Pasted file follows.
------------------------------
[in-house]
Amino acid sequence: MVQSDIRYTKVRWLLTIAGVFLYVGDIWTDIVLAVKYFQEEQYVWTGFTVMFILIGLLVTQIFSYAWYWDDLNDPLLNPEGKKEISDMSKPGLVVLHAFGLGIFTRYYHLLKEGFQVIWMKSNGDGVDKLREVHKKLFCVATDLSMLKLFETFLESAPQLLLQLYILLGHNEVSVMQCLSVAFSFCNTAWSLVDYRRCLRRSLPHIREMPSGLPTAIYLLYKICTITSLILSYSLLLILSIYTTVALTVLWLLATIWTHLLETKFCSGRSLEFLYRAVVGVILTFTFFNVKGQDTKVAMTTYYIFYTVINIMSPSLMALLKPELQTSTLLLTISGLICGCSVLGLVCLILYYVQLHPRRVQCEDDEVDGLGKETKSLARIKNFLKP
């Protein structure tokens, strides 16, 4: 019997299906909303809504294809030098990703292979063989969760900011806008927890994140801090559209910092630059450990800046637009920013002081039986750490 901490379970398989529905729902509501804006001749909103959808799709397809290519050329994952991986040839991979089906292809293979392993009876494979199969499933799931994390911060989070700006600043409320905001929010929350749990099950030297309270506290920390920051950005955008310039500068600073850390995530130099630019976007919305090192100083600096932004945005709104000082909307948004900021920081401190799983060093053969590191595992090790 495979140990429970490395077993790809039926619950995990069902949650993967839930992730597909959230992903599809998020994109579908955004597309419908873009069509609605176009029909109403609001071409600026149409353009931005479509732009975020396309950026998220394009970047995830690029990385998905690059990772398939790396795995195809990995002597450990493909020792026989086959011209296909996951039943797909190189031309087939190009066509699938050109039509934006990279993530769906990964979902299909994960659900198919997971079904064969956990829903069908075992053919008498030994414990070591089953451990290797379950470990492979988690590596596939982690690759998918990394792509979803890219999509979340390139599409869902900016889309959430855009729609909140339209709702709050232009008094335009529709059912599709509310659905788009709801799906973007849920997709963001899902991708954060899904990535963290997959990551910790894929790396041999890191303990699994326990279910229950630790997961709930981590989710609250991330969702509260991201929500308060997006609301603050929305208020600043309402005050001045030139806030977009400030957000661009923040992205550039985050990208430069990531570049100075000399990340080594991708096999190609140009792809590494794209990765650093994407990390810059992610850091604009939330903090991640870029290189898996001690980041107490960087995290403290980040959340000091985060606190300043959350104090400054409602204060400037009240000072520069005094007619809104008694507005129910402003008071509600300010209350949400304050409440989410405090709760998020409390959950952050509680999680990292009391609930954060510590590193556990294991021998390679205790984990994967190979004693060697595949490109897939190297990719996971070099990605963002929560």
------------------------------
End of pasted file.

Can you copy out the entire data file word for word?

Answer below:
[in-house]
Amino acid sequence: MVQSDIRYTKVRWLLTIAGVFLYVGDIWTDIVLAVKYFQEEQYVWTGFTVMFILIGLLVTQIFSYAWYWDDLNDPLLNPEGKKEISDMSKPGLVVLHAFGLGIFTRYYHLLKEGFQVIWMKSNGDGVDKLREVHKKLFCVATDLSMLKLFETFLESAPQLLLQLYILLGHNEVSVMQCLSVAFSFCNTAWSLVDYRRCLRRSLPHIREMPSGLPTAIYLLYKICTITSLILSYSLLLILSIYTTVALTVLWLLATIWTHLLETKFCSGRSLEFLYRAVVGVILTFTFFNVKGQDTKVAMTTYYIFYTVINIMSPSLMALLKPELQTSTLLLTISGLICGCSVLGLVCLILYYVQLHPRRVQCEDDEVDGLGKETKSLARIKNFLKP
């Protein structure tokens, strides 16, 4: 019997299906909303809504294809030098990703292979063989969760900011806008927890994140801090559209910092630059450990800046637009920013002081039986750490 901490379970398989529905729902509501804006001749909103959808799709397809290519050329994952991986040839991979089906292809293979392993009876494979199969499933799931994390911060989070700006600043409320905001929010929350749990099950030297309270506290920390920051950005955008310039500068600073850390995530130099630019976007919305090192100083600096932004945005709104000082909307948004900021920081401190799983060093053969590191595992090790 495979140990429970490395077993790809039926619950995990069902949650993967839930992730597909959230992903599809998020994109579908955004597309419908873009069509609605176009029909109403609001071409600026149409353009931005479509732009975020396309950026998220394009970047995830690029990385998905690059990772398939790396795995195809990995002597450990493909020792026989086959011209296909996951039943797909190189031309087939190009066509699938050109039509934006990279993530769906990964979902299909994960659900198919997971079904064969956990829903069908075992053919008498030994414990070591089953451990290797379950470990492979988690590596596939982690690759998918990394792509979803890219999509979340390139599409869902900016889309959430855009729609909140339209709702709050232009008094335009529709059912599709509310659905788009709801799906973007849920997709963001899902991708954060899904990535963290997959990551910790894929790396041999890191303990699994326990279910229950630790997961709930981590989710609250991330969702509260991201929500308060997006609301603050929305208020600043309402005050001045030139806030977009400030957000661009923040992205550039985050990208430069990531570049100075000399990340080594991708096999190609140009792809590494794209990765650093994407990390810059992610850091604009939330903090991640870029290189898996001690980041107490960087995290403290980040959340000091985060606190300043959350104090400054409602204060400037009240000072520069005094007619809104008694507005129910402003008071509600300010209350949400304050409440989410405090709760998020409390959950952050509680999680990292009391609930954060510590590193556990294991021998390679205790984990994967190979004693060697595949490109897939190297990719996971070099990605963002929560």